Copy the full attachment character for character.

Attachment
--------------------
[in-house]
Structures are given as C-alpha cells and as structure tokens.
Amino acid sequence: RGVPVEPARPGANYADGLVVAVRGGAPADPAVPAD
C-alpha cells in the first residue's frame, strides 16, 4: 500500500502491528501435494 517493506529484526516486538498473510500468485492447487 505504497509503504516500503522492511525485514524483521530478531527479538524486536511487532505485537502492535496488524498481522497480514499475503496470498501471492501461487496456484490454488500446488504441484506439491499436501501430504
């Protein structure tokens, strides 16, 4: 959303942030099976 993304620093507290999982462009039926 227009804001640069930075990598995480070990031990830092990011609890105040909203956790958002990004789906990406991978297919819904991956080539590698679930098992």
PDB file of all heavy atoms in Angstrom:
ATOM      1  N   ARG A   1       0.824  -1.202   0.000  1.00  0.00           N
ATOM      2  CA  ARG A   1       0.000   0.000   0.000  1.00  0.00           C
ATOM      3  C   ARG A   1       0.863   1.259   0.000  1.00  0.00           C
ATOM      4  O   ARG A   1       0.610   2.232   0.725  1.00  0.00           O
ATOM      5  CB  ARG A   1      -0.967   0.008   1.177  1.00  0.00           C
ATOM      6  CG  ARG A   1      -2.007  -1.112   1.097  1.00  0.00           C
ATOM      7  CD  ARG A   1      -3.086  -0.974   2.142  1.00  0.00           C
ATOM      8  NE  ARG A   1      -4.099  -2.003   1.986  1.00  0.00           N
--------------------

[in-house]
Structures are given as C-alpha cells and as structure tokens.
Amino acid sequence: RGVPVEPARPGANYADGLVVAVRGGAPADPAVPAD
C-alpha cells in the first residue's frame, strides 16, 4: 500500500502491528501435494 517493506529484526516486538498473510500468485492447487 505504497509503504516500503522492511525485514524483521530478531527479538524486536511487532505485537502492535496488524498481522497480514499475503496470498501471492501461487496456484490454488500446488504441484506439491499436501501430504
């Protein structure tokens, strides 16, 4: 959303942030099976 993304620093507290999982462009039926 227009804001640069930075990598995480070990031990830092990011609890105040909203956790958002990004789906990406991978297919819904991956080539590698679930098992």
PDB file of all heavy atoms in Angstrom:
ATOM      1  N   ARG A   1       0.824  -1.202   0.000  1.00  0.00           N
ATOM      2  CA  ARG A   1       0.000   0.000   0.000  1.00  0.00           C
ATOM      3  C   ARG A   1       0.863   1.259   0.000  1.00  0.00           C
ATOM      4  O   ARG A   1       0.610   2.232   0.725  1.00  0.00           O
ATOM      5  CB  ARG A   1      -0.967   0.008   1.177  1.00  0.00           C
ATOM      6  CG  ARG A   1      -2.007  -1.112   1.097  1.00  0.00           C
ATOM      7  CD  ARG A   1      -3.086  -0.974   2.142  1.00  0.00           C
ATOM      8  NE  ARG A   1      -4.099  -2.003   1.986  1.00  0.00           N